So far, the products that some say have the potential to revolutionize the ETF world are at a low profile. There was little fanfare when Bear Stearns, embroiled in the controversy surrounding its excessive exposure to subprime mortgage debt and its acquisition by JP Morgan Chase, launched the first actively managed ETF, the Bear Stearns Current Yield ETF (YYY), in late March. A few weeks later, PowerShares Capital Management upped the ante with four active ETFs that include the first active equity investments. The firm's new funds are the PowerShares Active AlphaQ Fund (PQY), a portfolio of 50 Nasdaq-listed securities; the PowerShares Active Alpha Multi-Cap Fund (PQZ), a 50-stock multicap portfolio; the PowerShares Active Mega-Cap Fund (PMA), which invests in the largest public companies; and the PowerShares Active Low Duration Fund (PLK), which seeks to outperform its benchmark, the Lehman Brothers U.S. Treasury one- to three-year index.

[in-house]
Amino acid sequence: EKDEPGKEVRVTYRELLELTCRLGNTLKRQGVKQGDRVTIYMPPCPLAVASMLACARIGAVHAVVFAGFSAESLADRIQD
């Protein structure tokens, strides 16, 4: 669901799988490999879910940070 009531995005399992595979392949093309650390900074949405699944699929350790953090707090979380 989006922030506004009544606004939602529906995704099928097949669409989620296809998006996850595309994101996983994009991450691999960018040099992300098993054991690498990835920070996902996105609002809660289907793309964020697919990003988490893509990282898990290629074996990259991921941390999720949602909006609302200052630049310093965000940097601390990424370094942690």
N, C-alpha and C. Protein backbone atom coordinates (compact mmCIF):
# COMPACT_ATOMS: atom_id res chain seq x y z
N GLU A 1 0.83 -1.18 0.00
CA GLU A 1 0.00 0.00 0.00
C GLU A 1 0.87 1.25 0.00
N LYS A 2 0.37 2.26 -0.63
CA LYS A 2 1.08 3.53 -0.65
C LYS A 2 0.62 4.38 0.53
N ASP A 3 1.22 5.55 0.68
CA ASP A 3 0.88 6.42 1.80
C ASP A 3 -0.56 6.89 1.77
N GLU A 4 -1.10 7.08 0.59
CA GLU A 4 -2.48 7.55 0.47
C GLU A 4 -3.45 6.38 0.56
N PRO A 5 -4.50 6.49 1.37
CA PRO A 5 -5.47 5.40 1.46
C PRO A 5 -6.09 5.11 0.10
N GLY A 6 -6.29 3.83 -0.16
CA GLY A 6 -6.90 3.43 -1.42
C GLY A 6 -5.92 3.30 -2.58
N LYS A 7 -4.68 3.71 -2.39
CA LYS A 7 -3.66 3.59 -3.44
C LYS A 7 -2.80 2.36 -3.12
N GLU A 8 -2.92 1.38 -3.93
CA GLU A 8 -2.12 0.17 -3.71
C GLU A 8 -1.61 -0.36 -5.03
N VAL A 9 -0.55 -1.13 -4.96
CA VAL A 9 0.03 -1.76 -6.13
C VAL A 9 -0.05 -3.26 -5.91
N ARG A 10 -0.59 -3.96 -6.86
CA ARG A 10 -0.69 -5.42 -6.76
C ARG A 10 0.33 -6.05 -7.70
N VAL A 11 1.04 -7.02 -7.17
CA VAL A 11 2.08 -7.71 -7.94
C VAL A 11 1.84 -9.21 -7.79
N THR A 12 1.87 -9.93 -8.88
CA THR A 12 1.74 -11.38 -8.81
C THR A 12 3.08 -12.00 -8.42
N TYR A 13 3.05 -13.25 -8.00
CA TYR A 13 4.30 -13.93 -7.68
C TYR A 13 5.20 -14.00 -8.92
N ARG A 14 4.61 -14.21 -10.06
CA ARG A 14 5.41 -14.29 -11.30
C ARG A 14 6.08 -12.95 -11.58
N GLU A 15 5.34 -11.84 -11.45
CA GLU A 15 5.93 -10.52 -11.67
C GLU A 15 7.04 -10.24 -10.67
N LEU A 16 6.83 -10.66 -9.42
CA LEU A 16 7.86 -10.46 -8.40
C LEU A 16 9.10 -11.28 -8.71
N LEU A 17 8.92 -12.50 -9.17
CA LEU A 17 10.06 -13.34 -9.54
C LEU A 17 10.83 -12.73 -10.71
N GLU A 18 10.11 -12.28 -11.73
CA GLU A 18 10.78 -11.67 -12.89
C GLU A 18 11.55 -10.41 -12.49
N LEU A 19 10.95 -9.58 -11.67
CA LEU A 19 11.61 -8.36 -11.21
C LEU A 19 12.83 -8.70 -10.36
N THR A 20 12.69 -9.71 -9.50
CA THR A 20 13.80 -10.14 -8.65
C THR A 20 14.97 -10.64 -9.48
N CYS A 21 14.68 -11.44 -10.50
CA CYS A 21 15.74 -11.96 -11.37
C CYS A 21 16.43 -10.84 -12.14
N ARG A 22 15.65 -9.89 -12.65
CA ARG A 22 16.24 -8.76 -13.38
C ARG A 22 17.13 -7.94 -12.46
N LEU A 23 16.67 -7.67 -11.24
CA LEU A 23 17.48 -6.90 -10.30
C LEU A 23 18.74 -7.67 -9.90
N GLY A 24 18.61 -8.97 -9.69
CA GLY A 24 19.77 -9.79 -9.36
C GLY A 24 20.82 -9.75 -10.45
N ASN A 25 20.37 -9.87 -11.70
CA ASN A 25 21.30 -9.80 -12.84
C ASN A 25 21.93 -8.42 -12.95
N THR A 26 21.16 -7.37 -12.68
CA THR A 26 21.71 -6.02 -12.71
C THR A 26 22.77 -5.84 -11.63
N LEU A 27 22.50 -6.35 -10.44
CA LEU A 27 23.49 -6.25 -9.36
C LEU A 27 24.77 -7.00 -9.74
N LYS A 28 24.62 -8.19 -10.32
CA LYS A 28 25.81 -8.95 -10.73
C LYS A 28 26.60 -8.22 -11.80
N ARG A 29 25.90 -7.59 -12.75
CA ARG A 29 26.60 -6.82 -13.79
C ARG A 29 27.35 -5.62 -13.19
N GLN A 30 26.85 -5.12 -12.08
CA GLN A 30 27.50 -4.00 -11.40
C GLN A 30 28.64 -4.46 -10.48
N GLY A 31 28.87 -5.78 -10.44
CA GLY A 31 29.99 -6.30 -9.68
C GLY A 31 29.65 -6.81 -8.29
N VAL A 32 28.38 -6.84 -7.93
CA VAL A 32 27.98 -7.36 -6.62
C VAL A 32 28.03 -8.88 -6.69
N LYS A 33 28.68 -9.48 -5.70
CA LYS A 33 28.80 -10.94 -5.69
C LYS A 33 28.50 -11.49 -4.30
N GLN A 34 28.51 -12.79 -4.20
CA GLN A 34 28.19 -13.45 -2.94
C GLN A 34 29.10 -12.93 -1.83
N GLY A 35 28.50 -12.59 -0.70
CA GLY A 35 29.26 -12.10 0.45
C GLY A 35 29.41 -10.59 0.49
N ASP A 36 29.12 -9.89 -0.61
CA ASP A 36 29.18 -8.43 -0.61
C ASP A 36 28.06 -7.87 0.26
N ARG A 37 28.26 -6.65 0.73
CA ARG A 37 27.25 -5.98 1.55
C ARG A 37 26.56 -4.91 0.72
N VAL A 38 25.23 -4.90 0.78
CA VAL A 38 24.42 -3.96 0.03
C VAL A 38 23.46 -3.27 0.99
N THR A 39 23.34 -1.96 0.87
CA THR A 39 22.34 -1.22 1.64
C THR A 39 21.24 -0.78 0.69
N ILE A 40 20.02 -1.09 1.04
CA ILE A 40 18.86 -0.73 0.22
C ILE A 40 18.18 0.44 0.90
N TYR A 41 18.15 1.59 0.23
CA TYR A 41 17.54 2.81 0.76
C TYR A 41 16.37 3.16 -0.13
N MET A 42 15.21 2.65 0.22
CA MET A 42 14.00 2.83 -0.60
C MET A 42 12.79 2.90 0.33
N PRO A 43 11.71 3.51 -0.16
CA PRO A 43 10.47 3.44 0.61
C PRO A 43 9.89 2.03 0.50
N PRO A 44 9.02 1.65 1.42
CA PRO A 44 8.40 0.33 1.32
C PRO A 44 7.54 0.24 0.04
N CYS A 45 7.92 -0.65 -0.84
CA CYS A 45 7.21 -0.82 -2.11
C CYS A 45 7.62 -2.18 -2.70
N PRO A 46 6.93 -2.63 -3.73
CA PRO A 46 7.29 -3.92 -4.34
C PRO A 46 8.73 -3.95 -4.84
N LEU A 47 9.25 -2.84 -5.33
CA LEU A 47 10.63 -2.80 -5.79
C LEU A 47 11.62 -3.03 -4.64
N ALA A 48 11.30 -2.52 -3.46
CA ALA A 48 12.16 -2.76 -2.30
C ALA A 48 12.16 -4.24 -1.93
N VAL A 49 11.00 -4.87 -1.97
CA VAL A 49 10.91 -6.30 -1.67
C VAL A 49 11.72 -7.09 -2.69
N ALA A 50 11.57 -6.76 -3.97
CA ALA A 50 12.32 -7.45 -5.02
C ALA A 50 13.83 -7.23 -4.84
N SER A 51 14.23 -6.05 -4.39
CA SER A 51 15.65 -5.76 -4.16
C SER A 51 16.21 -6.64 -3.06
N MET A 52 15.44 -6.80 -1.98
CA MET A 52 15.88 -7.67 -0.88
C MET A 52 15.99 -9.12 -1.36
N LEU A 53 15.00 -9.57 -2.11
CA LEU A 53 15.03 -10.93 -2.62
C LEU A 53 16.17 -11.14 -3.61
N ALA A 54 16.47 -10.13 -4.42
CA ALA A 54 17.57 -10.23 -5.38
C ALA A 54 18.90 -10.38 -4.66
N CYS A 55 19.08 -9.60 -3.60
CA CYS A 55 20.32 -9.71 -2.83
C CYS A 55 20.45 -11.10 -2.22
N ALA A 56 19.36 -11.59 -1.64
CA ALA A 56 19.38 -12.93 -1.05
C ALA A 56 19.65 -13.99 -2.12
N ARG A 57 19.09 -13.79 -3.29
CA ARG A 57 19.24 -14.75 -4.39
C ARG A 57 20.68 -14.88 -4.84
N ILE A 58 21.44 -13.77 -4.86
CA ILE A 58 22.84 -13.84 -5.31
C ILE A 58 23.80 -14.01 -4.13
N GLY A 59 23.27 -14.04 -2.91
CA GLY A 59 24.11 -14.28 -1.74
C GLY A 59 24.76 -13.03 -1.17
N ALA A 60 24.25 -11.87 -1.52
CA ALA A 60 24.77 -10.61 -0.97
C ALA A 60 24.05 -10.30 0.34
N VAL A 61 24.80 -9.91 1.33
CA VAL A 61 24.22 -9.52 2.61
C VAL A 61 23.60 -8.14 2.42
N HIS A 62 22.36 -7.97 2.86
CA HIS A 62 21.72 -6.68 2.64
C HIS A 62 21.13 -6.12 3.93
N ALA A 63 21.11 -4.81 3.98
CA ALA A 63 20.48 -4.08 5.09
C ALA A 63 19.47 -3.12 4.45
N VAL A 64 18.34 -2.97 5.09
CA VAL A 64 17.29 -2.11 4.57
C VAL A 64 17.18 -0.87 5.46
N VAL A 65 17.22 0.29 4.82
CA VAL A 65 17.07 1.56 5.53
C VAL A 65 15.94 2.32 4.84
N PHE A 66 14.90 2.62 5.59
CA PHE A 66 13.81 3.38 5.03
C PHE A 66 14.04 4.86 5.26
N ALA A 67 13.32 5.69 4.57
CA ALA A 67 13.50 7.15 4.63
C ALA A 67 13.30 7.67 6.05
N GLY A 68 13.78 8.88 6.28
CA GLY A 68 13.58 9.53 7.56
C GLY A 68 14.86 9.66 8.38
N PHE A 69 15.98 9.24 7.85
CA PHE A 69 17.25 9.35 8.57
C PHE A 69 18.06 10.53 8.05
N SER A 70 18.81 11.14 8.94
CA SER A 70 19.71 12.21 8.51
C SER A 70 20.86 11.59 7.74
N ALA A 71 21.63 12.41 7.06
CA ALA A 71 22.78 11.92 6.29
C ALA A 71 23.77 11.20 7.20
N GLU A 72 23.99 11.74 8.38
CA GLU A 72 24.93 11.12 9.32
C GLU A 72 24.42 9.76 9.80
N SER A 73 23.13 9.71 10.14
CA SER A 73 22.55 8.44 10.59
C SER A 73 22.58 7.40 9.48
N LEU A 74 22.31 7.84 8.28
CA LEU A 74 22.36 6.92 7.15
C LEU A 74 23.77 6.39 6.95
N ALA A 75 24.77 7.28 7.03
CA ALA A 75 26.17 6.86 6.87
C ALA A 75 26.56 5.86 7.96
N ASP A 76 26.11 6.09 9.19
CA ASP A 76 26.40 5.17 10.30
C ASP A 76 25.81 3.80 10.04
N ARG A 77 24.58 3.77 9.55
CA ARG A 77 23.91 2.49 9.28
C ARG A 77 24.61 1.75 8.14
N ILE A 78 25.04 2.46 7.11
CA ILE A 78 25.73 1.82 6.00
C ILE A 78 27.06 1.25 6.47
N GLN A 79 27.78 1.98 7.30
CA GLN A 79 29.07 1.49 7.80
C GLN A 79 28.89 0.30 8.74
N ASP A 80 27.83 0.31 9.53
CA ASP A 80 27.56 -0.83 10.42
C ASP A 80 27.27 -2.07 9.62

The Active Low Duration and Active Mega-Cap funds are managed by Invesco, while Active AlphaQ and Active Alpha Multi-Cap are subadvised by AER Advisors. The expense ratios for the funds range from 0.29% for the fixed-income fund to 0.75% for the equity offering. Bond says that despite strong interest from financial advisors, many are holding back on investing until the products prove themselves. Other firms said to have actively managed ETFs in the works are Barclays Global Investors, Vanguard, WisdomTree Investments and XShares Advisors.

A Better Mousetrap?
    These and other actively managed ETFs promise to bring a number of interesting advantages to the table. Although investment management fees are inevitable in an actively managed portfolio, the fees on ETFs would likely be lower than those on traditional mutual funds because the managers do not have to service shareholder accounts. Unlike many mutual funds, which require a 30-day holding period, the ETFs would have no minimum holding time. And like index ETFs, the actively managed versions would allow buying on margin and short sales.